- It has to be, because he’s walking around as if he belongs here.
- He has to go.
- Exactly. - We need to restore order.
A small, dreary town. A group of youths hang out together – on the playground, on the street, in the pub. They drink, have sex, cheat on each other, slag each other off, get on each other’s nerves, put up with each other. They are bored and frustrated with the emptiness in and around them. Because it seem as if it always was, and always will be, this way. Because they cannot imagine anything different. Then Jorgos shows up. The youth sparks off desires and aggressions and challenges the old established order.
The 24-year-old Fassbinder wrote Katzelmacher when the first guest workers were arriving in West Germany. In 2017, they are living here in the third generation and Germany is facing the challenge of integrating hundreds of thousands of refugees. Meanwhile, a new right-wing movement is fuelling old fears of "foreign infiltration" and now as then is demanding "a return to order".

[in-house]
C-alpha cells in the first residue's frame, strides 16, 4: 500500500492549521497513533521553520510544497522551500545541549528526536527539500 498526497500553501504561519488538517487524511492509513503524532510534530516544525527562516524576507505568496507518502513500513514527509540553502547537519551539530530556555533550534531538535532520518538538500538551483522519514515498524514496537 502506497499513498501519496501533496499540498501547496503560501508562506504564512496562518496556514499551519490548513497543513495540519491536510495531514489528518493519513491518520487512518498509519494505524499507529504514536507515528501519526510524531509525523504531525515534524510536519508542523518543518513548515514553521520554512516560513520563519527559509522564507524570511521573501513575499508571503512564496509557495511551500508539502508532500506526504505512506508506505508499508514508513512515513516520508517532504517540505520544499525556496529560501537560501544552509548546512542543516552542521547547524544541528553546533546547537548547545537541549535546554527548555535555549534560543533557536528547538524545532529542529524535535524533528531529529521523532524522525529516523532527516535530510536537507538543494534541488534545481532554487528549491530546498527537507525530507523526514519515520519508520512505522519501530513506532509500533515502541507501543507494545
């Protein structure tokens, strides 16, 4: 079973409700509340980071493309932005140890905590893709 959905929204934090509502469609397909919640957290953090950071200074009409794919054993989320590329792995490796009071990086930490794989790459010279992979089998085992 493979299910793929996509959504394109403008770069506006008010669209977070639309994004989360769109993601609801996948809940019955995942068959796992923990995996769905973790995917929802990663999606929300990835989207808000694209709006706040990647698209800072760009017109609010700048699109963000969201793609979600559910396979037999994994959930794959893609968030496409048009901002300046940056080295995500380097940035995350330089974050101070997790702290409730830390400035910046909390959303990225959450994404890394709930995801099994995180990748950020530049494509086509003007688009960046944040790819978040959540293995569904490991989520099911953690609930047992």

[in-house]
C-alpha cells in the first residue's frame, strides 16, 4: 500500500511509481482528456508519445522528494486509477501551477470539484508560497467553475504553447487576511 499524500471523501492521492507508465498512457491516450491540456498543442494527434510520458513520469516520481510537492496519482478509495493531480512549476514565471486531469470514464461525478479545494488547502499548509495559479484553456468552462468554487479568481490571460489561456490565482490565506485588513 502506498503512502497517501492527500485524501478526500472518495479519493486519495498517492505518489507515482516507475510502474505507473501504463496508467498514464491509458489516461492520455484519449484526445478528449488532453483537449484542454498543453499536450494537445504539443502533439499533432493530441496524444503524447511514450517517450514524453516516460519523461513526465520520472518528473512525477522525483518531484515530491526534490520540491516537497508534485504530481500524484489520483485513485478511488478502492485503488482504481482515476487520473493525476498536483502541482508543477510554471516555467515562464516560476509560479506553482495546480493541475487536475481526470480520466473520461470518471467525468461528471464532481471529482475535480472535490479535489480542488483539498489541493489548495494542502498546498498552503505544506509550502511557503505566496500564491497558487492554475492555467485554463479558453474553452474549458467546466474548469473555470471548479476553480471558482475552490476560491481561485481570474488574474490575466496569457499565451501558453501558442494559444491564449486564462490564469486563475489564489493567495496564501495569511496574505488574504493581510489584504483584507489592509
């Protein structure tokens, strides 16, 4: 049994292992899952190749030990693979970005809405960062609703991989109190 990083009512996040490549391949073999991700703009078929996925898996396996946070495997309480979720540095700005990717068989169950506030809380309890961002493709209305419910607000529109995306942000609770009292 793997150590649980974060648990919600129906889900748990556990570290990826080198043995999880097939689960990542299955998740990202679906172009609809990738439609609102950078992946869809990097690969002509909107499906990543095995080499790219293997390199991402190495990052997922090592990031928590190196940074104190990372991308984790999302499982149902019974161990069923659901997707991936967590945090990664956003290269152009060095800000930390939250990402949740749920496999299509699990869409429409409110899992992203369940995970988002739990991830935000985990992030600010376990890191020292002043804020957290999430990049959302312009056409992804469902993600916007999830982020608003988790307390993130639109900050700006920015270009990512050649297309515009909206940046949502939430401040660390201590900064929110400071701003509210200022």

The director Jessica Glause and her team reinterpret the drama together with eleven young actors. What if xenophobia doesn't even need outsiders? What if Jorgos only exists in our minds? What if the hated other is a projection of ourselves? What if we are all Jorgos?
With the kind support of the K.S. Fischer Foundation
Premiere February 6, 2017, Kammerspiele
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